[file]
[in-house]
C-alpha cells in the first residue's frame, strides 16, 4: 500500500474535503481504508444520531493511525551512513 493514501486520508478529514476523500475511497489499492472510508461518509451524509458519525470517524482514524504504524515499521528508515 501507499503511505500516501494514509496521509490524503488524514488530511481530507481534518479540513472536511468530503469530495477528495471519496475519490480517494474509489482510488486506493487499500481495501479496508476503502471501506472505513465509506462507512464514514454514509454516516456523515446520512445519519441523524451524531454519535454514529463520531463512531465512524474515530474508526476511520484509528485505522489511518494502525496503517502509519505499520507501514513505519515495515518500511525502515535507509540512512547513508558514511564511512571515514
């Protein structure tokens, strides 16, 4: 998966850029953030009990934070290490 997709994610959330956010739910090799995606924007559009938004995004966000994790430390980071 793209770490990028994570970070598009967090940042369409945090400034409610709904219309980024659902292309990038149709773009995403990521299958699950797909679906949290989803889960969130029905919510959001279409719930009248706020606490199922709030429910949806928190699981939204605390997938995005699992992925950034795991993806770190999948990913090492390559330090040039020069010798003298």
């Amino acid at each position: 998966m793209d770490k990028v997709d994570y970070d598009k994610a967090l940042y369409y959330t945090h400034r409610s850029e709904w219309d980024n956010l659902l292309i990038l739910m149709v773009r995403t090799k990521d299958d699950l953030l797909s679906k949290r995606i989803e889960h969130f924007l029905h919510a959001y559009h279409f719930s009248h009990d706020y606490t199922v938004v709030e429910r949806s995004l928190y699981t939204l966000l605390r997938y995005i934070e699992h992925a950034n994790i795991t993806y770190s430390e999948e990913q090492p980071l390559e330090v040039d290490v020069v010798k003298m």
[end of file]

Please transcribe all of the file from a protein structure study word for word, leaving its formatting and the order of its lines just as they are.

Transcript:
[in-house]
C-alpha cells in the first residue's frame, strides 16, 4: 500500500474535503481504508444520531493511525551512513 493514501486520508478529514476523500475511497489499492472510508461518509451524509458519525470517524482514524504504524515499521528508515 501507499503511505500516501494514509496521509490524503488524514488530511481530507481534518479540513472536511468530503469530495477528495471519496475519490480517494474509489482510488486506493487499500481495501479496508476503502471501506472505513465509506462507512464514514454514509454516516456523515446520512445519519441523524451524531454519535454514529463520531463512531465512524474515530474508526476511520484509528485505522489511518494502525496503517502509519505499520507501514513505519515495515518500511525502515535507509540512512547513508558514511564511512571515514
């Protein structure tokens, strides 16, 4: 998966850029953030009990934070290490 997709994610959330956010739910090799995606924007559009938004995004966000994790430390980071 793209770490990028994570970070598009967090940042369409945090400034409610709904219309980024659902292309990038149709773009995403990521299958699950797909679906949290989803889960969130029905919510959001279409719930009248706020606490199922709030429910949806928190699981939204605390997938995005699992992925950034795991993806770190999948990913090492390559330090040039020069010798003298």
């Amino acid at each position: 998966m793209d770490k990028v997709d994570y970070d598009k994610a967090l940042y369409y959330t945090h400034r409610s850029e709904w219309d980024n956010l659902l292309i990038l739910m149709v773009r995403t090799k990521d299958d699950l953030l797909s679906k949290r995606i989803e889960h969130f924007l029905h919510a959001y559009h279409f719930s009248h009990d706020y606490t199922v938004v709030e429910r949806s995004l928190y699981t939204l966000l605390r997938y995005i934070e699992h992925a950034n994790i795991t993806y770190s430390e999948e990913q090492p980071l390559e330090v040039d290490v020069v010798k003298m």